Before I grade the candidates, I need to grade my predictions. I give myself, perhaps generously, a D. It was perhaps hubristic to make predictions of this unpredictable race in the first place. I was clearly wrong on Fiorina attacking Trump and Trump attacking Carson. In fact, the only attacks were a Bush big swing and miss against Rubio’s Senate record (even if it is a valid point, Bush wound up looking petty, uncomfortable, and almost sheepish and embarrassed that he brought it up while Rubio deflected it in am impressive and statesmanlike fashion) and a seemingly coordinated fusillade of most of the candidates against the hapless CNBC crew.  I was reasonably close to how Fiorina would start to fade, Rubio would acquit himself well, and Bush continuing to fail to love up to initial expectations. More specific observations on the night are as follows, ranked in order of who I thought performed well:

  • If I had to declare a debate champion, it would be Chris Christie, who was impressive in his straight talk on the status of the funds for Social Security and Medicare, with strong language on how the government has robbed us of these funds and that the vault is full of IOUs, evoking imagery of Jim Carrey in Dumb and Dumber telling “Mr. Samsonite” that all the IOUs in his briefcase that him and Jeff Daniels wasted are as good as money. Christie and Huckabee sparred on how best to save entitlements and represented a range of views of whether the money is owed back to those that put the money in. I think this is an important debate to have, and I am glad it occurred last night. the discussion is worth the watch for those that missed the debate.
  • Ted Cruz had a strong performance, finally elevating himself to the performance worthy of the Ivy League debate champion and former Texas Attorney General. His performance was led by his ability to turn the evening into as much about the state of the media and journalism as much as about the policies. Of course, it never hurts to have a home field advantage cheering you on to accentuate the point. I can’t say that I am a fan of Cruz and his typical brusque way of delivering a message and his campaign that is as much about tearing apart his own team as much as debating policies, but I will admit that his performance was rather strong, including an ability to show a less serious side of himself (which I think was sorely needed) by making non-serious references to Colorado weed brownies (the debate was held in Boulder).
  • Marco Rubio continues to appear Presidential and polished, which counts for a lot in the Presidential race these days. His defense of his Senate record made him look like a bigger person than Bush, who had a misfire trying to capitalize on this question. Rubio sounder sensible discussing tax reform as well. I would have ranked Rubio higher, and I will admit that he is my current preferred candidate, but I can’t help but feel that the revelation that he had to sell a house quickly at a loss in face of foreclosure and his inability to discuss this earnestly may harm him in the long run. More likely though, I am betting he will be able to weave this into a narrative of how he has faced hardships just like all other Americans and parlay that into a sense of trust that he is like a lot of Americans. I don’t know how this one will play out. My other more personal complaint about his debate performance was seeming pandering on the H1B visa program and indicating that companies must play by the rules and that they should wait 180 days to see if an American will take the job. The H1B visa is already severely restricted and it is aimed at the higher end of the skill scale. Trump had excellent points on this specific topic in that we should not be sending educated professionals out of the country that receive masters and PhDs at our best educational institutions. This is no doubt economically harmful, as these types of professionals tend to start companies and hire people. Rubio did have a great point on immigration reform needing to be oriented towards skills rather than familial ties. In addition, Rubio was the first to be able to call out Clinton’s blatant disregard for the truth while covering up the terrorist attack in Libya that killed four Americans.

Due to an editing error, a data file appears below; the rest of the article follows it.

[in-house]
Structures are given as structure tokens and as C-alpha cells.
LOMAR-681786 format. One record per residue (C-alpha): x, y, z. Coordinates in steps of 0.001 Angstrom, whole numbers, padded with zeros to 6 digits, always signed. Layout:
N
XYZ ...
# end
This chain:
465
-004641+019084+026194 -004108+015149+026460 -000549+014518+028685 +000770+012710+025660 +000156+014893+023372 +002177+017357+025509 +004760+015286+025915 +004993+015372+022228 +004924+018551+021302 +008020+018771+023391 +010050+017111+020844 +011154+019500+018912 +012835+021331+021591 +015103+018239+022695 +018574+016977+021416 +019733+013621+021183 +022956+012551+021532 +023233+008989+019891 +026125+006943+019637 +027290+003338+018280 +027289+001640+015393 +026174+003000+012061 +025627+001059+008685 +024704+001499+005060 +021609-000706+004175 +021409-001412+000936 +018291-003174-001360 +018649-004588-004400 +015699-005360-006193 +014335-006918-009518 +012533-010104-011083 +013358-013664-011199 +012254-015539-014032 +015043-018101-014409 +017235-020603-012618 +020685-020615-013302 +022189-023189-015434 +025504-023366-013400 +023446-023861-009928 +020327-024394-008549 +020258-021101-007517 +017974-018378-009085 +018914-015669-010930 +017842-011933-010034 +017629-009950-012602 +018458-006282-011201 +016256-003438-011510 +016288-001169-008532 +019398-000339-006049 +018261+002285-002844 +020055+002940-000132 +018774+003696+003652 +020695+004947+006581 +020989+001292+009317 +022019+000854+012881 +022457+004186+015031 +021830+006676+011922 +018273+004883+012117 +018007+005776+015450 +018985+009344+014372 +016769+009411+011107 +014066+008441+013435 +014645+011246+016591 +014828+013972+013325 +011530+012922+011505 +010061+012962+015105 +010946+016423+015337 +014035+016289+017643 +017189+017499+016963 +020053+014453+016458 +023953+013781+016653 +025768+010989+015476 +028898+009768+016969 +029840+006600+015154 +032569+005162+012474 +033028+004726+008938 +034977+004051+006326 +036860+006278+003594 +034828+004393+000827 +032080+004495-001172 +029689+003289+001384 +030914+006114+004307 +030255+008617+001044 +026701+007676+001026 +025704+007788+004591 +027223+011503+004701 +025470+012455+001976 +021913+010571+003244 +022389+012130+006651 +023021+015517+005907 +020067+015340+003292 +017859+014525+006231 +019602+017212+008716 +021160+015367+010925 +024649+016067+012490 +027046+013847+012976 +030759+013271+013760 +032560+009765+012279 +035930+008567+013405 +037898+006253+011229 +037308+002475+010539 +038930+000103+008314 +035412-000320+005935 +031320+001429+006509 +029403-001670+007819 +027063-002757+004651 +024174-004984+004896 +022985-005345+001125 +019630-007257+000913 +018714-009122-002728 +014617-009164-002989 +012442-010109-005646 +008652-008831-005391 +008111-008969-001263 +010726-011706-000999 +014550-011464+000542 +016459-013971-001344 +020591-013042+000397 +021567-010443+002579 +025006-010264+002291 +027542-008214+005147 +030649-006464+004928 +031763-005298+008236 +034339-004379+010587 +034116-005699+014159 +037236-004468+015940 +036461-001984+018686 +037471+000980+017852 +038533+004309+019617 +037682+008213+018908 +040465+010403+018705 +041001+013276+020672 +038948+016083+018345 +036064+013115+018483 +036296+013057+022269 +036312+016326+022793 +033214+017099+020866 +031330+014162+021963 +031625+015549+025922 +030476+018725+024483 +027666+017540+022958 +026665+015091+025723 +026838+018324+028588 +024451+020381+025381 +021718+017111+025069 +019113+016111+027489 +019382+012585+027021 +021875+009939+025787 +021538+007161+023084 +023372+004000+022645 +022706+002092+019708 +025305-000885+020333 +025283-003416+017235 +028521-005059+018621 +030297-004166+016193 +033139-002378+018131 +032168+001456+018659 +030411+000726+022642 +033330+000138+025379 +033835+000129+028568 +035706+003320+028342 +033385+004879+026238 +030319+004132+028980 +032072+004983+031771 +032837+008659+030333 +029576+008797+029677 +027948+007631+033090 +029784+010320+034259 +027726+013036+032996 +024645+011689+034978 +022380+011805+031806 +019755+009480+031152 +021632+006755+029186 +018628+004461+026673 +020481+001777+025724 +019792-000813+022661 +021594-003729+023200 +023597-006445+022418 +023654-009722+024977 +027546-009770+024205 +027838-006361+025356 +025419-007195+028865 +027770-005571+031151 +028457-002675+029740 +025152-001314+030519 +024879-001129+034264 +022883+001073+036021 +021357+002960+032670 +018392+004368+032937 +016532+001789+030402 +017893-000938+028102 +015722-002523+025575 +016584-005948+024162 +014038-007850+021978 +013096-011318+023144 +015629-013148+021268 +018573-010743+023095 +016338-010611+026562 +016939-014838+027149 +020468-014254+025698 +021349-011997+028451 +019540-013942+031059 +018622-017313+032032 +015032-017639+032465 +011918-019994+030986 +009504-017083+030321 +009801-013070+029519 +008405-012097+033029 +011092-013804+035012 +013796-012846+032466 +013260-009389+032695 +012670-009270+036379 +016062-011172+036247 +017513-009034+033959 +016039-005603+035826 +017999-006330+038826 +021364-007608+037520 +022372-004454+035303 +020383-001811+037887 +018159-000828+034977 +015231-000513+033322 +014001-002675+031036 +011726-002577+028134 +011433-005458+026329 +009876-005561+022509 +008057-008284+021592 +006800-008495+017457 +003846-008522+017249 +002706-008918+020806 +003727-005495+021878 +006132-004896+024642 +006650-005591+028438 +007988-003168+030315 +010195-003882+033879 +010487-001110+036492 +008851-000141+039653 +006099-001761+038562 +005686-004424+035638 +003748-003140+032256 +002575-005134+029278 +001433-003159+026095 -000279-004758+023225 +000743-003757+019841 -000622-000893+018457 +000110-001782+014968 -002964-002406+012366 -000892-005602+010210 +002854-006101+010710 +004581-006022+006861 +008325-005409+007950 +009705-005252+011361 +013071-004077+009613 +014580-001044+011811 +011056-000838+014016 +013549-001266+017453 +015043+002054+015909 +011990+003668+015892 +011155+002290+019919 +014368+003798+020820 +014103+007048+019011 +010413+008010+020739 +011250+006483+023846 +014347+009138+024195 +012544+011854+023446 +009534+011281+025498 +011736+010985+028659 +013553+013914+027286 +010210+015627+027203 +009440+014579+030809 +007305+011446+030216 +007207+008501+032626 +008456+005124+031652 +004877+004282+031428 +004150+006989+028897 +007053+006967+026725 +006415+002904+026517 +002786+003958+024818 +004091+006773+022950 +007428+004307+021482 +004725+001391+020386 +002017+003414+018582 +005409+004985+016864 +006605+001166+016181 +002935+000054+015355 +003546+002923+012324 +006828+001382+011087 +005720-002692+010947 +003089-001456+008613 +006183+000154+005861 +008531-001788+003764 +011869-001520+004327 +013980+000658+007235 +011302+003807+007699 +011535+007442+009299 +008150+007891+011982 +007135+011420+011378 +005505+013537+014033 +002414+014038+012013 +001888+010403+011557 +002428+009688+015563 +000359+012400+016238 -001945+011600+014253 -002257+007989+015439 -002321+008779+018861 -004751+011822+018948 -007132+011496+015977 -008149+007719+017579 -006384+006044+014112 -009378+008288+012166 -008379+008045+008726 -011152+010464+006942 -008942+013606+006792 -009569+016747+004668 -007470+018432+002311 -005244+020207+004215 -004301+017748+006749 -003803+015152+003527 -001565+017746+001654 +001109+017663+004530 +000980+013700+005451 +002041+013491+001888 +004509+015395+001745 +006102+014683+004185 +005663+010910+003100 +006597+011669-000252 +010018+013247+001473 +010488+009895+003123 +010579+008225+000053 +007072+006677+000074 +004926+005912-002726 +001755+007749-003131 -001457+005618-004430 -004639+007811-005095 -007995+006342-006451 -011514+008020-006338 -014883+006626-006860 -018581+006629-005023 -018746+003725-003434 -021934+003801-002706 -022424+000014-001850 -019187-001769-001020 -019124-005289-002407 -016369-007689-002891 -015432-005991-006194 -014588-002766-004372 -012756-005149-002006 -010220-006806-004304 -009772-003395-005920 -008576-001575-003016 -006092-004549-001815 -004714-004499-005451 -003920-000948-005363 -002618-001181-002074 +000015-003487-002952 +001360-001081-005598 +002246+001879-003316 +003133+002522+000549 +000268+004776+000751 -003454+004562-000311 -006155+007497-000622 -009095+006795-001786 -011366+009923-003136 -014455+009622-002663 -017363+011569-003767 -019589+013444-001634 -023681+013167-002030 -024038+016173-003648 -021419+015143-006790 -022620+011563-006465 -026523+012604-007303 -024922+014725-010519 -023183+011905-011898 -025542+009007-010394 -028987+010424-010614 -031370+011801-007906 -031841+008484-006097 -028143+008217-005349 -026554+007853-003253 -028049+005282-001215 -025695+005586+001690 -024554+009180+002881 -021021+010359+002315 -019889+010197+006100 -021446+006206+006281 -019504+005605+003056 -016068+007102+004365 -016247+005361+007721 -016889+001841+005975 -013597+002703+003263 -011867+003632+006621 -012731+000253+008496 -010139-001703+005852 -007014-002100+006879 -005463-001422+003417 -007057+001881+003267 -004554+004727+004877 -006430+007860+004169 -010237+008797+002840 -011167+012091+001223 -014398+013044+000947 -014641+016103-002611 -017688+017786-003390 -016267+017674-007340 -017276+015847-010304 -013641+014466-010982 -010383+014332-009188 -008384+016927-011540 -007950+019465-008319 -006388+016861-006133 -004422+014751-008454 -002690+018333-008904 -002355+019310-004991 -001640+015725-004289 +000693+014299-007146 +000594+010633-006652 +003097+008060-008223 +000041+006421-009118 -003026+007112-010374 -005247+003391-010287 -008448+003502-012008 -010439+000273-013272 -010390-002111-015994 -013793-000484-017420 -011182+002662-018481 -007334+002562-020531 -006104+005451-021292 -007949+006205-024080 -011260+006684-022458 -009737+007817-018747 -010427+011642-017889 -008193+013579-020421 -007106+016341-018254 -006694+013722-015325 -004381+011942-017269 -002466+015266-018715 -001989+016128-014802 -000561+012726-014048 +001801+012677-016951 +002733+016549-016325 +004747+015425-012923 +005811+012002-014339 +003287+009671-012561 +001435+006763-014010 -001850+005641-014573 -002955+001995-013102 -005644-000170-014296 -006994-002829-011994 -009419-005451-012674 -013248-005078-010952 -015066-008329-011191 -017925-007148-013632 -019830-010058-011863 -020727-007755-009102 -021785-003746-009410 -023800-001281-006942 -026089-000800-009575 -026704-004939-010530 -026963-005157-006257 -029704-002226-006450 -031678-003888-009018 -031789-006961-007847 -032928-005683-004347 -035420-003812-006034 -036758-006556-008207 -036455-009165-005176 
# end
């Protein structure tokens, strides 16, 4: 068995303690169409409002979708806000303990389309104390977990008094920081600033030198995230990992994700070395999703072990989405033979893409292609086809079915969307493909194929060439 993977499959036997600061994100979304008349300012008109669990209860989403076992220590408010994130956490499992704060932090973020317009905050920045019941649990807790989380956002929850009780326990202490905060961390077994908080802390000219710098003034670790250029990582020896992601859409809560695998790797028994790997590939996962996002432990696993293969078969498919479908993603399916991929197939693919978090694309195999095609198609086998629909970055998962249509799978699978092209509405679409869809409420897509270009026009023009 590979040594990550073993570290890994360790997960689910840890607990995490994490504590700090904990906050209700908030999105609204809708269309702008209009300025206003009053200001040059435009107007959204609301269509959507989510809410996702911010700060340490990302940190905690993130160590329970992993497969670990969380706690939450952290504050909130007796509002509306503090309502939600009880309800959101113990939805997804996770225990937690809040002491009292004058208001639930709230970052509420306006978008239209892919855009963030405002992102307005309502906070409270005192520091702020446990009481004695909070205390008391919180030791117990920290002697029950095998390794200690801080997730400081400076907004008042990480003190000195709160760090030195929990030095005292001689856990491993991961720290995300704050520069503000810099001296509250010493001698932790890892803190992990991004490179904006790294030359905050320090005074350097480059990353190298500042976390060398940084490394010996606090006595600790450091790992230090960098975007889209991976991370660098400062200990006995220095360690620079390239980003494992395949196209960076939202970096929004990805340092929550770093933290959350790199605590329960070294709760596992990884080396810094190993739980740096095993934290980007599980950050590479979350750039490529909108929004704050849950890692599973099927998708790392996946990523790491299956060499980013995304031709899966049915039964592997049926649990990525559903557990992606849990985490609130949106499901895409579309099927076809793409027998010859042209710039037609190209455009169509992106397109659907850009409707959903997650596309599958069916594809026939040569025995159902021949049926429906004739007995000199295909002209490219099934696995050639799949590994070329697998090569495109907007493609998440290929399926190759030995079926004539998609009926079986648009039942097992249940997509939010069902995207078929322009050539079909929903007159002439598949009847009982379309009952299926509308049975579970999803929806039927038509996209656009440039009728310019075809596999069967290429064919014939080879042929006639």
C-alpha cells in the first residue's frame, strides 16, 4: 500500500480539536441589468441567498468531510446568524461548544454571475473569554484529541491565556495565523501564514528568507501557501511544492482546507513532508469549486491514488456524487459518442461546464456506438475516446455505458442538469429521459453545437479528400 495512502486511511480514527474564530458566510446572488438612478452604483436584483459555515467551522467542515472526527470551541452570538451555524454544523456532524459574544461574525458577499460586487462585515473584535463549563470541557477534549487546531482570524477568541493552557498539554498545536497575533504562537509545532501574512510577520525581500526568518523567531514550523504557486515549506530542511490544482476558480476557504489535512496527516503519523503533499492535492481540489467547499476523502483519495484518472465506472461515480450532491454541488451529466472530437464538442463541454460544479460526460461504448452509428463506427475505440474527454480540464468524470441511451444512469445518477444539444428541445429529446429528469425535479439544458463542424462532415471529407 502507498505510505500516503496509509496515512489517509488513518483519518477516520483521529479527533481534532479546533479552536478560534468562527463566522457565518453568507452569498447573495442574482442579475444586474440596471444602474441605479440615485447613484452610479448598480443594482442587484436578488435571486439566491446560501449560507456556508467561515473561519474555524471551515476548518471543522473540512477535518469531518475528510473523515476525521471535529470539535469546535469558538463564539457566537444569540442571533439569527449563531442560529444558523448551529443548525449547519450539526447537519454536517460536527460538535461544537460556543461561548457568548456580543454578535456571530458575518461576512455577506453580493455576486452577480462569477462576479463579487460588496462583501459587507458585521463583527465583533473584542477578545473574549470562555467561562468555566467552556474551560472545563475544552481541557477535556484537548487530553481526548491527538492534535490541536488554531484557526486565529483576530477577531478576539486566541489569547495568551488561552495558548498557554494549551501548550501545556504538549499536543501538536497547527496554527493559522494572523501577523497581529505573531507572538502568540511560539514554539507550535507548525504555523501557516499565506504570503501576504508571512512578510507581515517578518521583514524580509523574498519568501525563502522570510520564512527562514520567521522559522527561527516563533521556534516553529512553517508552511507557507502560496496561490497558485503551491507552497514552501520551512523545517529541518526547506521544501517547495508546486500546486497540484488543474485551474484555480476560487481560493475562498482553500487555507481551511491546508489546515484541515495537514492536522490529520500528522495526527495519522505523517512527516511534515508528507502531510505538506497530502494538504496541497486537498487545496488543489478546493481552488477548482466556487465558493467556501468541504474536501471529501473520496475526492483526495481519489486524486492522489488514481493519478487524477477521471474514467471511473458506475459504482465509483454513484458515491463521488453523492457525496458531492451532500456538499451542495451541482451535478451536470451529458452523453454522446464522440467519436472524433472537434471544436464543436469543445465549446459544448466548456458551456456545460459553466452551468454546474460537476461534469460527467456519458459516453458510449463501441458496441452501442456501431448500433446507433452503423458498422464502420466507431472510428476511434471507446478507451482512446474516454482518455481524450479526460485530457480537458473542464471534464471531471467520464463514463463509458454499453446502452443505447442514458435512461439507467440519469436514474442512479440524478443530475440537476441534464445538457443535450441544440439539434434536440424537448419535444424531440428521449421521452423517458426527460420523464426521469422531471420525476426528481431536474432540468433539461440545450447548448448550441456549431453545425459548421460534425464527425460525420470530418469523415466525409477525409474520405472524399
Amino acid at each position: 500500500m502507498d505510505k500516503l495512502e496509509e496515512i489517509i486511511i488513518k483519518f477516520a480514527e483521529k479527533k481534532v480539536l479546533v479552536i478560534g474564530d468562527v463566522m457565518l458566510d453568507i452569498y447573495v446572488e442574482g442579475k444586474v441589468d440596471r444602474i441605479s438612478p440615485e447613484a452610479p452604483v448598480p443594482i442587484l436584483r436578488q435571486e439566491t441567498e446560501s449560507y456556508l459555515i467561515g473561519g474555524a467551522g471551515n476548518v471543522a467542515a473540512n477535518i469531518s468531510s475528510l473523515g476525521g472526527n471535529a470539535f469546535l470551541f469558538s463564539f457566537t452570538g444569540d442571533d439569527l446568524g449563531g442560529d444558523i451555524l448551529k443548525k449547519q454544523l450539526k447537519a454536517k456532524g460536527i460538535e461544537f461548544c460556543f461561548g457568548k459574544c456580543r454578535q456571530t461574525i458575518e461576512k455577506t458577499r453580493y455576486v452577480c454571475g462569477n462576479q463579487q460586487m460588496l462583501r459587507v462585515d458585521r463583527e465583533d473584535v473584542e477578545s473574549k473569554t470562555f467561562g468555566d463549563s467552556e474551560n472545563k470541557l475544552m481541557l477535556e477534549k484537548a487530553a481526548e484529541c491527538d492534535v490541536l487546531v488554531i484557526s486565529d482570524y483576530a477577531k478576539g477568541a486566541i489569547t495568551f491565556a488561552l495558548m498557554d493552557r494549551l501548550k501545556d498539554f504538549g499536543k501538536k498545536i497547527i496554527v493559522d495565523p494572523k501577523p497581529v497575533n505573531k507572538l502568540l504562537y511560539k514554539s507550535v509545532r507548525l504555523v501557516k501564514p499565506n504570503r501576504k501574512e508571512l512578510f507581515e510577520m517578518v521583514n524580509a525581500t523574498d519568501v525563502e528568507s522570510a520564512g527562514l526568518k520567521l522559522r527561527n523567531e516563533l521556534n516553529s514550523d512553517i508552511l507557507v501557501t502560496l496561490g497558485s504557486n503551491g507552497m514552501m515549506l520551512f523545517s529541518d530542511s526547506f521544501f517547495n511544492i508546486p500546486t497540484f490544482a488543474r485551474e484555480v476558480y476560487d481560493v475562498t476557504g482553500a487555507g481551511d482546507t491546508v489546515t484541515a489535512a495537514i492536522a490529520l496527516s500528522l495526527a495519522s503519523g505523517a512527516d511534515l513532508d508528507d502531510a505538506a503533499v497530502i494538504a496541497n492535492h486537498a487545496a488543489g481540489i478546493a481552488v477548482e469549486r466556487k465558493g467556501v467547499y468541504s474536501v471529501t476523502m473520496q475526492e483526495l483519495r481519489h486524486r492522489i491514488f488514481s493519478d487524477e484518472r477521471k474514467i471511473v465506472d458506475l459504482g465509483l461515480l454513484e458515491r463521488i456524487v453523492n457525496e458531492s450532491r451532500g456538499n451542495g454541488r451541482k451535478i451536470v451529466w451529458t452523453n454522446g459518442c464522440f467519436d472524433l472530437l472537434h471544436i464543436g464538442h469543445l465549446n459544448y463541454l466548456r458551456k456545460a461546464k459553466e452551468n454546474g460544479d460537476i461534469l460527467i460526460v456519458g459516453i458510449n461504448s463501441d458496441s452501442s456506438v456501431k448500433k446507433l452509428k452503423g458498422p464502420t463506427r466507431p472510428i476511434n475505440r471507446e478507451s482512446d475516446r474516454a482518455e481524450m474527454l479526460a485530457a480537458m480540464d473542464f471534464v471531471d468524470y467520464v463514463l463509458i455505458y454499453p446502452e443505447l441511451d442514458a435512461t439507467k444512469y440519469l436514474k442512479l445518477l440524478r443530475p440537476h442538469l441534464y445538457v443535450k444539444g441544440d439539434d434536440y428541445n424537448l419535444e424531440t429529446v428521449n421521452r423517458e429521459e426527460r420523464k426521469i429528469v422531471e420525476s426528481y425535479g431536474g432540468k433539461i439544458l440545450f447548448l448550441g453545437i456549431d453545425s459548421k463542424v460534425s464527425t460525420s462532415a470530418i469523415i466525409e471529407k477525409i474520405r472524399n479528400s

• Donald Trump must be getting good advice that if he wants his base to grow, he has to fight off the urge to go overboard with bombastic tirades and childish attacks. Of course, this debate being focused more on economics and business rather than say, foreign policy, one might have expected him to do relatively well. In this event, Trump managed to appear cordial with those on stage while making a few sensible points. He still had some cringeworthy moments such as a ridiculous idea that Mexico will pay for a 1,000 mile wall and his typical nonsense about the U.S. losing to China and Mexico, but still, he seemed to have risen to the occasion of growing and maturing on stage.
  • John Kasich is carving out a space as the sensible one on stage, and I think given the crowded field this as good of a strategy as he can take. He effectively staked out some middle ground on tax policy and entitlements that I think appeals to a good portion of the electorate. I think he wound up sounding a bit too moralizing and hectoring, which is only going to get one so far in a Primary race, however.
  • Mike Huckabee always manages to seem at the very least likable, if not well past his time. His points on entitlements, while I don’t agree with them and take more of the Christie stance to the issue, I think are important ones to be made.